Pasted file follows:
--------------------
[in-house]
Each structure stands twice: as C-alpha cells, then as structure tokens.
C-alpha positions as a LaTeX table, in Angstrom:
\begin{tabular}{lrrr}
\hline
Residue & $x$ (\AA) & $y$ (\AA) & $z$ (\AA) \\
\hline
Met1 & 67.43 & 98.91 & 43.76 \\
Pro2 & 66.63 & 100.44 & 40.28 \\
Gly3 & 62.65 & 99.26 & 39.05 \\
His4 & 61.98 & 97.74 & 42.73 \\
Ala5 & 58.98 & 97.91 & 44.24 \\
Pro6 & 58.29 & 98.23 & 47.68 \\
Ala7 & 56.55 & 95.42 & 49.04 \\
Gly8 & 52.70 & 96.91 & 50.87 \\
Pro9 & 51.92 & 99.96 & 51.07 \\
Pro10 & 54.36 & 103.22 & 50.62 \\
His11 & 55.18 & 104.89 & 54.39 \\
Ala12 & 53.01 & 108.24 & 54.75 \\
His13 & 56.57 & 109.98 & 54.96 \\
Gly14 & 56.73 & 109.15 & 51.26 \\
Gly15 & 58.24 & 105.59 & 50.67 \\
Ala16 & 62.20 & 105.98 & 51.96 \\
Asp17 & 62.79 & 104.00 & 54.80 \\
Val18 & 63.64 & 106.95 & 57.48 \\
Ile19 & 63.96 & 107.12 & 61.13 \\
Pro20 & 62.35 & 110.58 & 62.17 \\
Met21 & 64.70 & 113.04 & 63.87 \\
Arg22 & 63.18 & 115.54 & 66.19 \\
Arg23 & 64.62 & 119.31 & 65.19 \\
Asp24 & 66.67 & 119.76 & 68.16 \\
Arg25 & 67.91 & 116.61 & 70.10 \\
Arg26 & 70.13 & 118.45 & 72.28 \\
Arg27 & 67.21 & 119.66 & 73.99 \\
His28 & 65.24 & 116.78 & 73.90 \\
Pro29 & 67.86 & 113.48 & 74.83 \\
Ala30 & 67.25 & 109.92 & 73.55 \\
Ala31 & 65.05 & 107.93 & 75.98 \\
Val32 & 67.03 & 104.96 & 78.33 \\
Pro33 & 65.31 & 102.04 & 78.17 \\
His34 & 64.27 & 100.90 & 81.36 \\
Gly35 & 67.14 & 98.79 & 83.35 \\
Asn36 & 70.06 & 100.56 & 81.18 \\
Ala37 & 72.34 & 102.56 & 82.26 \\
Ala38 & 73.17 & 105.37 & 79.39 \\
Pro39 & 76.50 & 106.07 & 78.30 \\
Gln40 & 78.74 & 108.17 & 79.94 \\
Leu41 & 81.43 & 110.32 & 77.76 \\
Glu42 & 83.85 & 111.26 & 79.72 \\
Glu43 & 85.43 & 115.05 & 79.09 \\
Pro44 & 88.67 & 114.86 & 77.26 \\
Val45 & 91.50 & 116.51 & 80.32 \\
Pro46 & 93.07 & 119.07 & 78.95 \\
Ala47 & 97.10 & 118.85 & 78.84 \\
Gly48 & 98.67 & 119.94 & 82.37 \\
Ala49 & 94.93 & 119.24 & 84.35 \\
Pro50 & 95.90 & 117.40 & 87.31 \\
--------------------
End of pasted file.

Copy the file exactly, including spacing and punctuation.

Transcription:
[in-house]
Each structure stands twice: as C-alpha cells, then as structure tokens.
C-alpha positions as a LaTeX table, in Angstrom:
\begin{tabular}{lrrr}
\hline
Residue & $x$ (\AA) & $y$ (\AA) & $z$ (\AA) \\
\hline
Met1 & 67.43 & 98.91 & 43.76 \\
Pro2 & 66.63 & 100.44 & 40.28 \\
Gly3 & 62.65 & 99.26 & 39.05 \\
His4 & 61.98 & 97.74 & 42.73 \\
Ala5 & 58.98 & 97.91 & 44.24 \\
Pro6 & 58.29 & 98.23 & 47.68 \\
Ala7 & 56.55 & 95.42 & 49.04 \\
Gly8 & 52.70 & 96.91 & 50.87 \\
Pro9 & 51.92 & 99.96 & 51.07 \\
Pro10 & 54.36 & 103.22 & 50.62 \\
His11 & 55.18 & 104.89 & 54.39 \\
Ala12 & 53.01 & 108.24 & 54.75 \\
His13 & 56.57 & 109.98 & 54.96 \\
Gly14 & 56.73 & 109.15 & 51.26 \\
Gly15 & 58.24 & 105.59 & 50.67 \\
Ala16 & 62.20 & 105.98 & 51.96 \\
Asp17 & 62.79 & 104.00 & 54.80 \\
Val18 & 63.64 & 106.95 & 57.48 \\
Ile19 & 63.96 & 107.12 & 61.13 \\
Pro20 & 62.35 & 110.58 & 62.17 \\
Met21 & 64.70 & 113.04 & 63.87 \\
Arg22 & 63.18 & 115.54 & 66.19 \\
Arg23 & 64.62 & 119.31 & 65.19 \\
Asp24 & 66.67 & 119.76 & 68.16 \\
Arg25 & 67.91 & 116.61 & 70.10 \\
Arg26 & 70.13 & 118.45 & 72.28 \\
Arg27 & 67.21 & 119.66 & 73.99 \\
His28 & 65.24 & 116.78 & 73.90 \\
Pro29 & 67.86 & 113.48 & 74.83 \\
Ala30 & 67.25 & 109.92 & 73.55 \\
Ala31 & 65.05 & 107.93 & 75.98 \\
Val32 & 67.03 & 104.96 & 78.33 \\
Pro33 & 65.31 & 102.04 & 78.17 \\
His34 & 64.27 & 100.90 & 81.36 \\
Gly35 & 67.14 & 98.79 & 83.35 \\
Asn36 & 70.06 & 100.56 & 81.18 \\
Ala37 & 72.34 & 102.56 & 82.26 \\
Ala38 & 73.17 & 105.37 & 79.39 \\
Pro39 & 76.50 & 106.07 & 78.30 \\
Gln40 & 78.74 & 108.17 & 79.94 \\
Leu41 & 81.43 & 110.32 & 77.76 \\
Glu42 & 83.85 & 111.26 & 79.72 \\
Glu43 & 85.43 & 115.05 & 79.09 \\
Pro44 & 88.67 & 114.86 & 77.26 \\
Val45 & 91.50 & 116.51 & 80.32 \\
Pro46 & 93.07 & 119.07 & 78.95 \\
Ala47 & 97.10 & 118.85 & 78.84 \\
Gly48 & 98.67 & 119.94 & 82.37 \\
Ala49 & 94.93 & 119.24 & 84.35 \\
Pro50 & 95.90 & 117.40 & 87.31 \\